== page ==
Denver Police Starting Fewer Investigations After Firings


Some Denver police officers are again initiating fewer investigations than their supervisors expect, and the police union says tough discipline meted out to cops is making some of them reluctant to establish additional contact, reports the Denver Post. Police statistics show the decline in productivity occurring at the same time a revised disciplinary system is being forcefully applied, resulting in the firing of nine officers since March.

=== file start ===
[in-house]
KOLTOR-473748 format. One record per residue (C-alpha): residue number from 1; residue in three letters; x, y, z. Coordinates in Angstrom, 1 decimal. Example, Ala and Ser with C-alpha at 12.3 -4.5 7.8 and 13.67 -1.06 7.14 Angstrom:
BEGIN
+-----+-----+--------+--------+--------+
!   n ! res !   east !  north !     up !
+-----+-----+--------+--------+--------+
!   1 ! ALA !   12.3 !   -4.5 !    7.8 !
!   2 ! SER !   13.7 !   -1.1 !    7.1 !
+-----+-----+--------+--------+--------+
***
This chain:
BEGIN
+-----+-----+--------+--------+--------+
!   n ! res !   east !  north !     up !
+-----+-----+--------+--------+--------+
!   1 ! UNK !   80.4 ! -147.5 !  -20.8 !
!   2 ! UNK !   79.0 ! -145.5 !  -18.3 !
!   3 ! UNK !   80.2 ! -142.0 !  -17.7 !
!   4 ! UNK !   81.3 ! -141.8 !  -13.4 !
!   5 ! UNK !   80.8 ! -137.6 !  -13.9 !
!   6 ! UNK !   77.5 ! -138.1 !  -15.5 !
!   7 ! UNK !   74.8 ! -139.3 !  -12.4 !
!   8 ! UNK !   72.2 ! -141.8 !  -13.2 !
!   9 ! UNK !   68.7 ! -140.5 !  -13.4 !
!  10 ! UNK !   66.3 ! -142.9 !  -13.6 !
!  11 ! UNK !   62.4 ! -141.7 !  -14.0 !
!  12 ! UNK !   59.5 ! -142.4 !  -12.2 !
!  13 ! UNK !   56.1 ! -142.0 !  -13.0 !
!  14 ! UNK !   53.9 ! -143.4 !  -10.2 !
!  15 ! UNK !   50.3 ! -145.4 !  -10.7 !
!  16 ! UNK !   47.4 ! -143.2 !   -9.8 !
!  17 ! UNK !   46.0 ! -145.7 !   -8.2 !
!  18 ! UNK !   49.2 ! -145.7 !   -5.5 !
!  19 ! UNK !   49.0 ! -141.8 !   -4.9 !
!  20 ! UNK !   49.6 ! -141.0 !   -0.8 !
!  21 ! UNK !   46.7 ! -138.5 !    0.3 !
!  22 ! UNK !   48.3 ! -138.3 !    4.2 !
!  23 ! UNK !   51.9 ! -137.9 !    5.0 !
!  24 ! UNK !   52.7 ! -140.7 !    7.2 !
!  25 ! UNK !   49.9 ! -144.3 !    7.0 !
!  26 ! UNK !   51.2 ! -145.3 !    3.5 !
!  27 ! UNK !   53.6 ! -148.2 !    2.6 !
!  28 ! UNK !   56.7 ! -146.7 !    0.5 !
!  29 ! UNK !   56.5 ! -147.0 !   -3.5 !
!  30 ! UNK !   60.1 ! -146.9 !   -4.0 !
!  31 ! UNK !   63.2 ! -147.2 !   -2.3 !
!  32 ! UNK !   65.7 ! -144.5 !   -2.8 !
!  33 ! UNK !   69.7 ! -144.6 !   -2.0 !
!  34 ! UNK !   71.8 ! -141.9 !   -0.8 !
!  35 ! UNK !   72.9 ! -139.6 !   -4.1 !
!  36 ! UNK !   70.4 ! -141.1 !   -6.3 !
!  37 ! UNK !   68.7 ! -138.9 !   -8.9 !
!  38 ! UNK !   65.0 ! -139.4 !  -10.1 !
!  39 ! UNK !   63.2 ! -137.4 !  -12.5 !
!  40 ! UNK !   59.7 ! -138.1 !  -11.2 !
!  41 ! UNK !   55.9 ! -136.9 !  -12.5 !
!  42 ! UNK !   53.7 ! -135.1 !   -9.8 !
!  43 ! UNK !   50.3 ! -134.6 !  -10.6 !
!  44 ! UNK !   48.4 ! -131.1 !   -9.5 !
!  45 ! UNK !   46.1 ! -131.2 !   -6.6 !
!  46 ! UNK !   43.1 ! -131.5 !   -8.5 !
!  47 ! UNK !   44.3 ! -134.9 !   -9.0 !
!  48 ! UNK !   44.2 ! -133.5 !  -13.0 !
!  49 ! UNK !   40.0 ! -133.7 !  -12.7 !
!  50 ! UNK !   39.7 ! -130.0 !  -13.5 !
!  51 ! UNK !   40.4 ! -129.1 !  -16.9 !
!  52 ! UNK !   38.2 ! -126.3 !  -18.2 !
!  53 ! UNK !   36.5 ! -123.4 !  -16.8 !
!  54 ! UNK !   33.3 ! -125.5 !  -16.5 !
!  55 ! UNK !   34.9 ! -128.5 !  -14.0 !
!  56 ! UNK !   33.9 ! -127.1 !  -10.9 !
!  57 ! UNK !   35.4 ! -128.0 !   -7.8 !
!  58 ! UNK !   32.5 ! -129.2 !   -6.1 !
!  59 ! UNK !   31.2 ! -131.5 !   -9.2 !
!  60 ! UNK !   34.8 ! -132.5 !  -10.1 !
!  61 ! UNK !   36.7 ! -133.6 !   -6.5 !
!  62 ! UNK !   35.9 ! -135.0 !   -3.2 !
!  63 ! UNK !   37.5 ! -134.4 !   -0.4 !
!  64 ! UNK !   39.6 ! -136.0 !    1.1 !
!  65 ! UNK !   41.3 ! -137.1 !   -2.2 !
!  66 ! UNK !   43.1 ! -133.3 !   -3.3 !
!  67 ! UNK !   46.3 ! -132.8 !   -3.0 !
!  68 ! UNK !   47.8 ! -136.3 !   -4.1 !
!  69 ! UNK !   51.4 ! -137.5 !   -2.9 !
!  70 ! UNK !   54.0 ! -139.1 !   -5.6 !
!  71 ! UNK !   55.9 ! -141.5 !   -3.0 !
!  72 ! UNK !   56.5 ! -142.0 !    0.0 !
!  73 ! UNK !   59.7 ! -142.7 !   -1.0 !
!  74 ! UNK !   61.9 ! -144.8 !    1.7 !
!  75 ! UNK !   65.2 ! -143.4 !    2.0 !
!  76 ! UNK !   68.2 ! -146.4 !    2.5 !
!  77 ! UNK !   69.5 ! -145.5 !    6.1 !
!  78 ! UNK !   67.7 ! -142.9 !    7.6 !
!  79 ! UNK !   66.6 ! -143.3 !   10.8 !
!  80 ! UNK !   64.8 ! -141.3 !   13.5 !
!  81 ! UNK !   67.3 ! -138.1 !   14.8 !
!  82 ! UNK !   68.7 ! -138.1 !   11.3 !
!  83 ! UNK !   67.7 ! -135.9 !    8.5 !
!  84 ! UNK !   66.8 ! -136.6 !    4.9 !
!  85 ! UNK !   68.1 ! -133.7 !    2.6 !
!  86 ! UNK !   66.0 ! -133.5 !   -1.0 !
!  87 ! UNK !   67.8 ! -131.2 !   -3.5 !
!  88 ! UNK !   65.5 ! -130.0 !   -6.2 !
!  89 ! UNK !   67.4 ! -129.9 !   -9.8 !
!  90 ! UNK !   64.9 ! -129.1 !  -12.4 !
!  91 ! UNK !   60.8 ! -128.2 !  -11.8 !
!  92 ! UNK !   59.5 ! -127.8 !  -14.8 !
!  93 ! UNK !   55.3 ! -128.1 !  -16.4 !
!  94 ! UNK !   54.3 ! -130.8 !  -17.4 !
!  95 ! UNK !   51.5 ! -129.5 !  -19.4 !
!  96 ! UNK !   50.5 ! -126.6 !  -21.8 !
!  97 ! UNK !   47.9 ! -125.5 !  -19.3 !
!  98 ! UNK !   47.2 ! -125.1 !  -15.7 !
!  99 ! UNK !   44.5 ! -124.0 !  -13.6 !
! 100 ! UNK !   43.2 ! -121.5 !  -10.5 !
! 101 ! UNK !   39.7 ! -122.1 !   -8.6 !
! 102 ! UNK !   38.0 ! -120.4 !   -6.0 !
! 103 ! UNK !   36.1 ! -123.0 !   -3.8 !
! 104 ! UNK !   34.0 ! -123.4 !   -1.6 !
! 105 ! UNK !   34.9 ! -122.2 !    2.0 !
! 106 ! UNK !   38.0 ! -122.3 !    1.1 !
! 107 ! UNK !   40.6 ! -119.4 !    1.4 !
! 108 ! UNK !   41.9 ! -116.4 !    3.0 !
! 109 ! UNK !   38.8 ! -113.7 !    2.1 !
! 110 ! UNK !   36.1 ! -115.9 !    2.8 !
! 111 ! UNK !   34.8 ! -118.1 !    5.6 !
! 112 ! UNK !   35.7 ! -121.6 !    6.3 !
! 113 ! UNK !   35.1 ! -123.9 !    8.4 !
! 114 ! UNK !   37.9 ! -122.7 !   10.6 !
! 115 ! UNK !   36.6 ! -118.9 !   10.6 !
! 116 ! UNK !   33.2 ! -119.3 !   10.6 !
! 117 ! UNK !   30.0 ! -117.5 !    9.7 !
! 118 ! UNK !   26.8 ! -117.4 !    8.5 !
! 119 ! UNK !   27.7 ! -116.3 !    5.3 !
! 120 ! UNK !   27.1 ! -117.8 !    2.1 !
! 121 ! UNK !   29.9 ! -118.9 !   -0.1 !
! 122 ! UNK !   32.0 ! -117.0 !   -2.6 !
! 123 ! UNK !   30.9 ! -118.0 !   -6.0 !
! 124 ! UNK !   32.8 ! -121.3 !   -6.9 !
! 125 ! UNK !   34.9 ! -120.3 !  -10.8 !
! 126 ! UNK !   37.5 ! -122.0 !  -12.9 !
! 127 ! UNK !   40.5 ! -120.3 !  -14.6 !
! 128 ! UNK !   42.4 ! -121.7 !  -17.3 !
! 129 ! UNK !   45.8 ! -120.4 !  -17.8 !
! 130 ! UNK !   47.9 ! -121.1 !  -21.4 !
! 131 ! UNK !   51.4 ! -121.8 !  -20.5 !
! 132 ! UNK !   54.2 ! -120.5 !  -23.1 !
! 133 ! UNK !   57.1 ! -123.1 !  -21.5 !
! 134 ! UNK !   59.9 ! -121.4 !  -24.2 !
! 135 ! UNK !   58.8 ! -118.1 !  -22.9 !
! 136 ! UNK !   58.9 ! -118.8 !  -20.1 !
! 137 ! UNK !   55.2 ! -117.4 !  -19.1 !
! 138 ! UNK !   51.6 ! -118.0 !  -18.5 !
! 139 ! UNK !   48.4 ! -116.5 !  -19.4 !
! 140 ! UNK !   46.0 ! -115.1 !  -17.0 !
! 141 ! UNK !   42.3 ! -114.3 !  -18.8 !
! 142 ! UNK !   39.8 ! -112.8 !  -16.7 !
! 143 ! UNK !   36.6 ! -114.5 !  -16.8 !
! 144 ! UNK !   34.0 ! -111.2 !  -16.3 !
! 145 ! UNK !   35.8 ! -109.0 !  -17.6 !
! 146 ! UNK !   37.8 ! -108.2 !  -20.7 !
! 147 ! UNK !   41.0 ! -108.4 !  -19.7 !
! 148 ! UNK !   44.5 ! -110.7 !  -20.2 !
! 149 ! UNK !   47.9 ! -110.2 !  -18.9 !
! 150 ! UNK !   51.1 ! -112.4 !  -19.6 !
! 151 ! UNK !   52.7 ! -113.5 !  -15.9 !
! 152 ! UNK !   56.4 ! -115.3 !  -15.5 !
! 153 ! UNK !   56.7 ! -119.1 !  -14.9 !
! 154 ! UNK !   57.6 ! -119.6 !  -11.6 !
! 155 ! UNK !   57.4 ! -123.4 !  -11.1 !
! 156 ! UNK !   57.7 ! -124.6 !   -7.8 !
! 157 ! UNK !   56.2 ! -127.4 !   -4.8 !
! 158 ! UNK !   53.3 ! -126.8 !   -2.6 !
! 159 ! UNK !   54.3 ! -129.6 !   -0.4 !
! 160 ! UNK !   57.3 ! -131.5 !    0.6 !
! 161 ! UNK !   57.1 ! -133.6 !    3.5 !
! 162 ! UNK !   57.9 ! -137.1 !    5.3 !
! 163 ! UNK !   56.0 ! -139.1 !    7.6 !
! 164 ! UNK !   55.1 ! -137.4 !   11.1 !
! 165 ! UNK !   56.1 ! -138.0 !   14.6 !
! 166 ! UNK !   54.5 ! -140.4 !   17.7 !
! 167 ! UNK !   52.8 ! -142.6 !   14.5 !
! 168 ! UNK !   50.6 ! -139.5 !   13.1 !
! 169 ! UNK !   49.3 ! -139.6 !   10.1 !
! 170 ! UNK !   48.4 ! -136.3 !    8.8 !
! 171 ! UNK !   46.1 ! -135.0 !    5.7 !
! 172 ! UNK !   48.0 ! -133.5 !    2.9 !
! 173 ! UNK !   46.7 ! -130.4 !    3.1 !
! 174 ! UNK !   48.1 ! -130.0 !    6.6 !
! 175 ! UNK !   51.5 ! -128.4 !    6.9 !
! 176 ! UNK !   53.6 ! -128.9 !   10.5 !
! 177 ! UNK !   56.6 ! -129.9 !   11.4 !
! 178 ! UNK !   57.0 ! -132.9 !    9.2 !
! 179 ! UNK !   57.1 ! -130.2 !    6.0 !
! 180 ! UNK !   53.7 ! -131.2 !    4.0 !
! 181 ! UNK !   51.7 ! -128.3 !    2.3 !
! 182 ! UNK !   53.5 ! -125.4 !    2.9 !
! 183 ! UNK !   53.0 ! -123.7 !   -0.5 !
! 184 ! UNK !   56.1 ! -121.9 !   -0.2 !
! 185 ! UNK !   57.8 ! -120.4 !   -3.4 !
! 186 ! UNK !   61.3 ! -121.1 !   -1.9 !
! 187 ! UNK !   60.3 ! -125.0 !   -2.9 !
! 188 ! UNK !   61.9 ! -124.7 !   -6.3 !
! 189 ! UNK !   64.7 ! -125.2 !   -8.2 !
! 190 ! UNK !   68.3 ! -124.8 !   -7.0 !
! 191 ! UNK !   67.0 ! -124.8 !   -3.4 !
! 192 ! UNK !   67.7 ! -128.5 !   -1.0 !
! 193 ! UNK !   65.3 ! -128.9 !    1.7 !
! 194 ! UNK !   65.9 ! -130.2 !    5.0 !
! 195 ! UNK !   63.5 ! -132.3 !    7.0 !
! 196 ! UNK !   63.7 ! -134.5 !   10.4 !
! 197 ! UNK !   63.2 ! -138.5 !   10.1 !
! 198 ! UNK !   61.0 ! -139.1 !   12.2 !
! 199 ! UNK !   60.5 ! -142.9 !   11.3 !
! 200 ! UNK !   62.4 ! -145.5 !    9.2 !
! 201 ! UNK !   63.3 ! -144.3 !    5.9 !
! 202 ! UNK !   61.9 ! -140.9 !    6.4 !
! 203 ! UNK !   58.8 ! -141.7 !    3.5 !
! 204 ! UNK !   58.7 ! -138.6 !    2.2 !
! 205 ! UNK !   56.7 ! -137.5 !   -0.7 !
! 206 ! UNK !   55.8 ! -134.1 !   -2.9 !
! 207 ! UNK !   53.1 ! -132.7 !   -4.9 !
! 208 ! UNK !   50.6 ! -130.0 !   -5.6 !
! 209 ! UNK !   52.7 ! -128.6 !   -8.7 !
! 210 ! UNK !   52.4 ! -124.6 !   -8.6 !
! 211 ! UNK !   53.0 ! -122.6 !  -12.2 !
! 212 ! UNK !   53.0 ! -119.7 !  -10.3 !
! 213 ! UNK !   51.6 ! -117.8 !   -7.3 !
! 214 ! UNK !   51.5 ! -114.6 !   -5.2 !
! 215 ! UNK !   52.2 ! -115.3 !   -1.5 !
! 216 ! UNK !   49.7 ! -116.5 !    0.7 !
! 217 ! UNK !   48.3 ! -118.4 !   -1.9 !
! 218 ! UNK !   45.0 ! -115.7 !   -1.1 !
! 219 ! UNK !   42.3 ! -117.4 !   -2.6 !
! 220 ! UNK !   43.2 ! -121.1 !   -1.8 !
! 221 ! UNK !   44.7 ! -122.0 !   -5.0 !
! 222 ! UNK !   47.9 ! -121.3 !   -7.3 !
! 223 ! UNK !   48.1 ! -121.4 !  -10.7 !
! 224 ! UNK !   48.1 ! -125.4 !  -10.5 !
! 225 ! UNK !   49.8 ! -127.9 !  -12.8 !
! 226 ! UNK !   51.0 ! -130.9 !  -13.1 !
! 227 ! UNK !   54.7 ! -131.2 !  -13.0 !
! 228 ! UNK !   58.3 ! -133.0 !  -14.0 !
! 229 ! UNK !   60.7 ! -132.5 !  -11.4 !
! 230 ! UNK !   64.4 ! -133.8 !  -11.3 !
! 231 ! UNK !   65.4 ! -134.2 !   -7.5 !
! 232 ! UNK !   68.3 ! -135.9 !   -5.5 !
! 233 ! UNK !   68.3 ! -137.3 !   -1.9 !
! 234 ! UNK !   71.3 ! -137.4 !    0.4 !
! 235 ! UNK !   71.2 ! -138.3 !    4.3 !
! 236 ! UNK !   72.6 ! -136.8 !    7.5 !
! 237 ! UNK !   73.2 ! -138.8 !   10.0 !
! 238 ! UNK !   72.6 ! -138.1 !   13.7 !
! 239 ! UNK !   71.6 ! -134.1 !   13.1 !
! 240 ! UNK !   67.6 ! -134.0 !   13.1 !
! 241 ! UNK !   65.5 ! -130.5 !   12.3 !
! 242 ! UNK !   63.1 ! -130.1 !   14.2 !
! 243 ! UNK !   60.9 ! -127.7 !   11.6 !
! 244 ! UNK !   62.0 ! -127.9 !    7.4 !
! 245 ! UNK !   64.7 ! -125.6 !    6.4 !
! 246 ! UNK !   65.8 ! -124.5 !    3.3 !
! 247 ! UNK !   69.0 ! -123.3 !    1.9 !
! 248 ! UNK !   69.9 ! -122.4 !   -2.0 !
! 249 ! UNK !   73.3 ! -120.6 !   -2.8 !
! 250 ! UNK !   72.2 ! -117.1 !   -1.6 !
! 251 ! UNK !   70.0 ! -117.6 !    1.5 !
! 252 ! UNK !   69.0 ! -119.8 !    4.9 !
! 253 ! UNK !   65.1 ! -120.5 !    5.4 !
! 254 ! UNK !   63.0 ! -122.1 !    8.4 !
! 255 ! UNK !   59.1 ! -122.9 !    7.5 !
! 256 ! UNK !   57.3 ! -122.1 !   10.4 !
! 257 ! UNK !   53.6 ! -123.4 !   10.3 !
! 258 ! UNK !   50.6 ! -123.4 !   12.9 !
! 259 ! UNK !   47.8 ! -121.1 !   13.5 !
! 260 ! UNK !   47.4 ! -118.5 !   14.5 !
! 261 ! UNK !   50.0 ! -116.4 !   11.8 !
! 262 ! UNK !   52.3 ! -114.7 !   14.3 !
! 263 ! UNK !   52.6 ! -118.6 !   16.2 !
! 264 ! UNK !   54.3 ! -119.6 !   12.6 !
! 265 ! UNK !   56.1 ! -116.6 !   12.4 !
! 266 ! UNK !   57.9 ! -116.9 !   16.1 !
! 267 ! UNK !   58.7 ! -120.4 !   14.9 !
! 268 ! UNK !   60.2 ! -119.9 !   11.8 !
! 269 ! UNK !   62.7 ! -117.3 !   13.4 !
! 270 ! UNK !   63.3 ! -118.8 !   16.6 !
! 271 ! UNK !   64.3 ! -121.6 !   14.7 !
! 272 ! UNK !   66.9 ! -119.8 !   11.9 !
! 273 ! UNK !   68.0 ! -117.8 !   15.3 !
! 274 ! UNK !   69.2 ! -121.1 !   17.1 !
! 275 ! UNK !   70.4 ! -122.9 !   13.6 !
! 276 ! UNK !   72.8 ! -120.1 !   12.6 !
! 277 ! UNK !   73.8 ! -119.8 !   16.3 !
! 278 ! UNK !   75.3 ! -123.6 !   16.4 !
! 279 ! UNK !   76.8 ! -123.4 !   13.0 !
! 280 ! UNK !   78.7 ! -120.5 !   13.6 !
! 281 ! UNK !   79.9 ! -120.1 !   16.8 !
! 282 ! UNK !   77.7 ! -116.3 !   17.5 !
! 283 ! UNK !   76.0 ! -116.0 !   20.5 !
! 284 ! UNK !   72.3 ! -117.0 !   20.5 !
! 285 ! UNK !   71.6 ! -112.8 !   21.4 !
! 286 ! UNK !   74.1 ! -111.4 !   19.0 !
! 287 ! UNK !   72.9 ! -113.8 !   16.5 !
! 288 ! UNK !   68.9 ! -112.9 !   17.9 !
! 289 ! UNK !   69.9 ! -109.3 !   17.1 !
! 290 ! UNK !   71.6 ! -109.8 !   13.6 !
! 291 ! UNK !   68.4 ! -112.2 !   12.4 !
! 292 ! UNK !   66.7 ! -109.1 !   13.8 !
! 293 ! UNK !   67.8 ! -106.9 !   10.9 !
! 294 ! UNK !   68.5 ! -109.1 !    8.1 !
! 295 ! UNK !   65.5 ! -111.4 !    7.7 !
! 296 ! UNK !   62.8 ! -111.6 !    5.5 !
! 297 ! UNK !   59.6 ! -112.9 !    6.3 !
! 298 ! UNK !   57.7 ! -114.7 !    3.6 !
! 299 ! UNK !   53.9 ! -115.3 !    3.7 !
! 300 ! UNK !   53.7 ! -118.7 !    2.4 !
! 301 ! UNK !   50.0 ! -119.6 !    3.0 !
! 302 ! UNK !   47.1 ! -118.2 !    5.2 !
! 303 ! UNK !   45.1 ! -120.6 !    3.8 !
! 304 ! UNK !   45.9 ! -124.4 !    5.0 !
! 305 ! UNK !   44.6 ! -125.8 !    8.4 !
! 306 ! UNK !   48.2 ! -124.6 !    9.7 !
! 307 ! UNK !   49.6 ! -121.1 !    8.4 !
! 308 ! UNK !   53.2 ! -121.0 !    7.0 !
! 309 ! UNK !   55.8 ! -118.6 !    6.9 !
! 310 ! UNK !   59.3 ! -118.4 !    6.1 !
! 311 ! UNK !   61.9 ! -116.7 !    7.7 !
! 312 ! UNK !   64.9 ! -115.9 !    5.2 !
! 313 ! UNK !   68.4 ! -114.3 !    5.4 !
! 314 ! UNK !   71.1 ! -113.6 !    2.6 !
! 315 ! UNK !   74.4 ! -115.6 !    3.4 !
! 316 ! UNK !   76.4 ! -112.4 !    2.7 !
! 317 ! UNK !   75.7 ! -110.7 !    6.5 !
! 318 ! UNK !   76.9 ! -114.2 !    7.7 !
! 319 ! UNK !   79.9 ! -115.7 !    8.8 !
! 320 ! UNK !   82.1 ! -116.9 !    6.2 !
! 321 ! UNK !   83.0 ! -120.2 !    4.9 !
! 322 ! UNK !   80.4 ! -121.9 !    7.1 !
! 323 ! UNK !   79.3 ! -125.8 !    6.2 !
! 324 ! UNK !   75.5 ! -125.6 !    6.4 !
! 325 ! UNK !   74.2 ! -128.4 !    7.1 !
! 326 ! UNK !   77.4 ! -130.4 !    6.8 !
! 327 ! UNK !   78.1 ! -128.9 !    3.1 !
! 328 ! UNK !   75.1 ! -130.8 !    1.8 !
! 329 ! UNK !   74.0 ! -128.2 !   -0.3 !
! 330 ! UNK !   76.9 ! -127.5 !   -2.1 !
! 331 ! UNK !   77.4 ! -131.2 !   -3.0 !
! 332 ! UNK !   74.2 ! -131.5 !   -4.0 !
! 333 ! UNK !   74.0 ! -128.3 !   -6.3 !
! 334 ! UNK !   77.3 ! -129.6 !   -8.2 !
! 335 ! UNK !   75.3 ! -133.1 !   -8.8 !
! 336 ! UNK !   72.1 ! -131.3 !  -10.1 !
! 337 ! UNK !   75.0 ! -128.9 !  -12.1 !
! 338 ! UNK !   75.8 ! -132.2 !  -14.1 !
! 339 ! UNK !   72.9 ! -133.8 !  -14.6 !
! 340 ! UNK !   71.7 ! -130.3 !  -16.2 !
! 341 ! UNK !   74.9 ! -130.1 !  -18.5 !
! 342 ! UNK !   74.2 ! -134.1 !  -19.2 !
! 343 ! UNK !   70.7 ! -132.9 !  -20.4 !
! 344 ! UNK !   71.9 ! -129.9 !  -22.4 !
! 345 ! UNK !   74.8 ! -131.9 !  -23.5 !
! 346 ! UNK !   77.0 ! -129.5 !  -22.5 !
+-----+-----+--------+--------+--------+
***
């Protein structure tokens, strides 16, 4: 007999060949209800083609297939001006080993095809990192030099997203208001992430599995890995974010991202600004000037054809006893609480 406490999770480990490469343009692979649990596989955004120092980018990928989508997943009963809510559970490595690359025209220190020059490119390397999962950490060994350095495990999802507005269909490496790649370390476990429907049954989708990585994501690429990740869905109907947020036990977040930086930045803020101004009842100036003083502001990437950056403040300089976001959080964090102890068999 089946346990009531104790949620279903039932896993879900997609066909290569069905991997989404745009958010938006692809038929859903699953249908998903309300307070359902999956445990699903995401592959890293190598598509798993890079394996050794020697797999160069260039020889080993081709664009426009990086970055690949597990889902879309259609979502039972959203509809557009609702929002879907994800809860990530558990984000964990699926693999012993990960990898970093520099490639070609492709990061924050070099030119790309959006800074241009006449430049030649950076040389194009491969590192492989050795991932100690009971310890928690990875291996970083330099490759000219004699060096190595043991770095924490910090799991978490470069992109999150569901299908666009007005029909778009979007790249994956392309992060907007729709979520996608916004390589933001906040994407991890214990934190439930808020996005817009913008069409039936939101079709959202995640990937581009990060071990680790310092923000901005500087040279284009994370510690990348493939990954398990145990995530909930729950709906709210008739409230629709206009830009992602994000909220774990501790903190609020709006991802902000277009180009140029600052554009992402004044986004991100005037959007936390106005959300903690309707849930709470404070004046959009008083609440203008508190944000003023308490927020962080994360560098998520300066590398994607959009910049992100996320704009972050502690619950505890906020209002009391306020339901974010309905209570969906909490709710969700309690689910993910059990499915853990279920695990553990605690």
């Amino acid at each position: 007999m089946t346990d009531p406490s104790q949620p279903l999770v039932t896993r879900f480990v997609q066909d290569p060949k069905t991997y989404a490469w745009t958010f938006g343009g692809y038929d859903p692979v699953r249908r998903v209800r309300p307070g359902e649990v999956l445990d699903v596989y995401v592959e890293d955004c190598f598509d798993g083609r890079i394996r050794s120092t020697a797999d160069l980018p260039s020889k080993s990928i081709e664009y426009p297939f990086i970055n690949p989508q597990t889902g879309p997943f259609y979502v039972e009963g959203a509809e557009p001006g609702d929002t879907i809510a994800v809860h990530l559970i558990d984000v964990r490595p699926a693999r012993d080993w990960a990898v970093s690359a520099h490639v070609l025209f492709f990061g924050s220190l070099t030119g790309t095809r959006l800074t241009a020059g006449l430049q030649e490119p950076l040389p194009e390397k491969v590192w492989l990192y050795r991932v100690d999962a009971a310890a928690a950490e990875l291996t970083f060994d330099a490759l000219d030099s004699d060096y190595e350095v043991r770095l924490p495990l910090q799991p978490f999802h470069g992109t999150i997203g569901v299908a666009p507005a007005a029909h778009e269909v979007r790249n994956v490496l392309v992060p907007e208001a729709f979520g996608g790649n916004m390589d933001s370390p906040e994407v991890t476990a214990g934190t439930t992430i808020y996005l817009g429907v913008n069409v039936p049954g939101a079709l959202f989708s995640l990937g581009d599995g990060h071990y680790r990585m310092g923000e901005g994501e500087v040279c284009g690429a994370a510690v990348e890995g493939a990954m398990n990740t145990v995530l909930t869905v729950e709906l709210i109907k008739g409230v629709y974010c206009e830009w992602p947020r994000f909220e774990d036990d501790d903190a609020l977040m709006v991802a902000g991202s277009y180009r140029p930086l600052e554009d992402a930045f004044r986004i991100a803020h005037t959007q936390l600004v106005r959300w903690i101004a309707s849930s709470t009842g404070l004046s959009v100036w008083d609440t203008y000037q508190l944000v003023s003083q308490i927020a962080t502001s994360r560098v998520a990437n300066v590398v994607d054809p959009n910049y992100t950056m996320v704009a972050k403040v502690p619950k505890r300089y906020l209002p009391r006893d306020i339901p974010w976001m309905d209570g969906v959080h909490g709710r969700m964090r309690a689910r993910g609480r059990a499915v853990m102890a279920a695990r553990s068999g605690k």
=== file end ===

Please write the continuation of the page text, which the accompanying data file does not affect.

The slide isn’t citywide, nor is it as dramatic as in September, when then-Safety Manager Ron Perea resigned after controversy erupted over light discipline he ordered for officers caught on tape beating a man, said David Edinger, special assistant to Mayor Guillermo “Bill” Vidal. In the first six months of 2011, police initiated 67,054 investigations or citizen contacts on their own, compared with 74,399 last year and 80,226 in 2009. John Bronson , a member of the Denver Police Protective Association’s executive board, said there is no organized work slowdown. However, some officers fear initiating contact because if the situation escalates, they could get in trouble, he added.

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